It looks like you're using an Ad Blocker.
Please white-list or disable AboveTopSecret.com in your ad-blocking tool.
Some features of ATS will be disabled while you continue to use an ad-blocker.
It's interesting you mention that. There is a Hollywood movie (?) cartoon I forget the name of but maybe someone else can jog my memory. It's set in the future where the whole of mankind have become fat, lazy and stupid. They sit in hover mobiles all day (due to their weight) and drink nothing but soda. There is no need to work as machines do most of it. As they have lost all their ability to think (probably due to all the soda use) they have a catastrophe and crops fail because they are so stupid, they don't give the crops water, they give them soda. It was a great little cartoon but I just can't remember the name of it.
Originally posted by twitchy
Originally posted by getreadyalready
reply to post by mikemck1976
Anything bottled likely contains that ingredient. It is used as an antifoaming agent when the liquid is agitated and sprayed into bottles at high velocity.
You know what other flame-retardant is in Mountain Dew? WATER!
So because softdrinks contain water, that somehow mitigates the dangers of BVO's? Because it's used as an anti-foaming agent, it's just fine for consumption? What's your point exactly? indeed.
Originally posted by OmegaOwl
Originally posted by ManBehindTheMask
If you look theres another flame retardent in there!
We need to place a ban on dihydrogen monoxide,
Get the facts here
edit on 19-12-2011 by OmegaOwl because: (no reason given)
Originally posted by getreadyalready
reply to post by fiftyfifty
I agree with healthy eating, but I thought I'd share this pic. It kind of speaks otherwise, LOL!
Originally posted by AriesJedi
reply to post by LightSpeedDriver
Are you talking about Wall E from Disney?.
We love Wall E, not the movie but the robot, he's cute.
Shame about Mountain Dew, I got the taste for it in USA on holiday. In UK it costs £5 to buy one can, not kidding, so I get one for Christmas. I think it's now off my Christmas list this year.
I also buy a big Hershey bar, anything wrong with Hershey before I buy one?
Is anyone else getting fed up with manufactures? They just don't care anymore about the health of their buyers, do they?
Have a Happy Christmas, if you make all your own food????!!!!!!!!********
The BVO is limited to an "amount not to exceed 15 parts per million in the finished beverage" as per 42 FR 14636, Mar. 15, 1977, as amended at 49 FR 5610, Feb. 14, 1984. There is no need to use the maximum and companies would not do so because water is cheaper. Calculating for the maximum amount, this means that in a 12 ounce can [about 350 grams] there is a maximum of 0.0053g [about 5milligrams] of BVO. If we brominate oleic acid, the bromine makes up about 36% by weight of the BVO which is equivalent to 0.0019 [2 milligrams] of bromine if it is all metabolized to bromide ion which is not a certainty. There is a significant difference between water soluble bromide ion and equivalent bromine in BVO.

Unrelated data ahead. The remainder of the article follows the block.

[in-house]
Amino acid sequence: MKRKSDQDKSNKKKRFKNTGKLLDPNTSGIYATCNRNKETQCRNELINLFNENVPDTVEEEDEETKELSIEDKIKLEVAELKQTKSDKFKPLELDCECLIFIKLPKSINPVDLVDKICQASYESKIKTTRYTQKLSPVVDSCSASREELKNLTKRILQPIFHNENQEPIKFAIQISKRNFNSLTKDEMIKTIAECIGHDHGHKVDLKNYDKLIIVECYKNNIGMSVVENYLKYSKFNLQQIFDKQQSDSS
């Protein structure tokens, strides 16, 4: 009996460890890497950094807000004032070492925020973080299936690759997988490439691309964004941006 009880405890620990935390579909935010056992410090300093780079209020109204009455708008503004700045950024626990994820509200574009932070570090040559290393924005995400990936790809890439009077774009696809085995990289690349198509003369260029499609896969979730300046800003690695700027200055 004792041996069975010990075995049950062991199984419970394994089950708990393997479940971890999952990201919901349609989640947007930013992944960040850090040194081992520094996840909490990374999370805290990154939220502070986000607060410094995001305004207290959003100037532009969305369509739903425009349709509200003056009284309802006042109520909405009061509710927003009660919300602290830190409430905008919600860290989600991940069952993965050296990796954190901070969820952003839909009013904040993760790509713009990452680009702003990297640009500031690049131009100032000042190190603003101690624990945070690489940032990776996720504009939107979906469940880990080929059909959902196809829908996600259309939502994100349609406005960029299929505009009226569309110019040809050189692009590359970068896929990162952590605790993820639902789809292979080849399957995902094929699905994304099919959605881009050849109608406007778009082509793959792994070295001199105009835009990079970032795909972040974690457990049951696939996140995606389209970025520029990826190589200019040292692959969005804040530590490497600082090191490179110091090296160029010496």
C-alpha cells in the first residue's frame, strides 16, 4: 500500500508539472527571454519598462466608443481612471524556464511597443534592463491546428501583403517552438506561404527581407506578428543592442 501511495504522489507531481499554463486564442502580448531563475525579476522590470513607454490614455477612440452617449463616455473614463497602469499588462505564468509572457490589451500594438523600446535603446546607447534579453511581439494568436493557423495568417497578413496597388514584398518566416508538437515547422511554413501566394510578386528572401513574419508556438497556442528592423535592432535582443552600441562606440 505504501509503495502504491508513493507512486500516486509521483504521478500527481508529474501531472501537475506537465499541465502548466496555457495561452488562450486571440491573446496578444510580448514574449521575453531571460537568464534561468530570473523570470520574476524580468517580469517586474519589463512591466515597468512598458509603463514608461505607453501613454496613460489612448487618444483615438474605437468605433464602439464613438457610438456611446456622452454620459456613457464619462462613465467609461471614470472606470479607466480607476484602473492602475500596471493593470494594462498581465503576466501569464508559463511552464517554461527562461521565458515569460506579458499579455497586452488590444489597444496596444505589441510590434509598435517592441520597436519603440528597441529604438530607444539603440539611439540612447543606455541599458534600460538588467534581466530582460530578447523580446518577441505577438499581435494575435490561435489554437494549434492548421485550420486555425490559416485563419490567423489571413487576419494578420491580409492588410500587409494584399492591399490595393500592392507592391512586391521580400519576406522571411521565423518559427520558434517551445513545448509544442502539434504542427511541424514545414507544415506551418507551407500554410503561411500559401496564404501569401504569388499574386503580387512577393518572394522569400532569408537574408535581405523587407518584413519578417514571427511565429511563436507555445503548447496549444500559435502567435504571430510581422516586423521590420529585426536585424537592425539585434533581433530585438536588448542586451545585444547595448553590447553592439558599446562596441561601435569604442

To put this in perspective for all the natural food enthusiasts, if all the BVO bromine in a can of Mountain Dew was converted to bromide ion, it would amount to the bromide ion in one gram of sea salt.
After a few extreme soda binges—not too far from what many gamers regularly consume—a few patients have needed medical attention for skin lesions, memory loss and nerve disorders, all symptoms of overexposure to bromine. Other studies suggest that BVO could be building up in human tissues, just like other brominated compounds such as flame retardants. In mouse studies, big doses caused reproductive and behavioral problems.
You don't have to be a gamer to drink these fruit-flavored sodas. In the United States, 85 percent of kids drink a beverage containing sugar or artificial sweetener at least once per week, according to a study published last month. Sodas are the largest source of calories for teenagers between the ages of 14 to 18, according to a National Cancer Institute study. For adults, soda, energy and sports drinks are the fourth largest source of calories, a federal study found.
Brominated flame retardants lately are under intense scrutiny because research has shown that they are building up in people’s bodies, including breast milk, around the world. Designed to slow the spread of flames, they are added to polystyrene foam cushions used in upholstered furniture and children's products, as well as plastics used in electronics. Research in animals as well as some human studies have found links to impaired neurological development, reduced fertility, early onset of puberty and altered thyroid hormones.
Some experts are unconvinced, saying that the FDA standards are based on decades-old data."Compounds like these that are in widespread use probably should be reexamined periodically with newer technologies to ensure that there aren't effects that would have been missed by prior methods," said Charles Vorhees, a toxicologist at Cincinnati Children’s Hospital Medical Center, who studied BVO's neurological effects in the early 1980s. "I think BVO is the kind of compound that probably warrants some reexamination."Toxicity testing has changed dramatically in the past few decades. Multiple generations of animals now can be tested for neurodevelopmental, hormonal and reproductive changes that weren't imagined in the 1970s and early 1980s.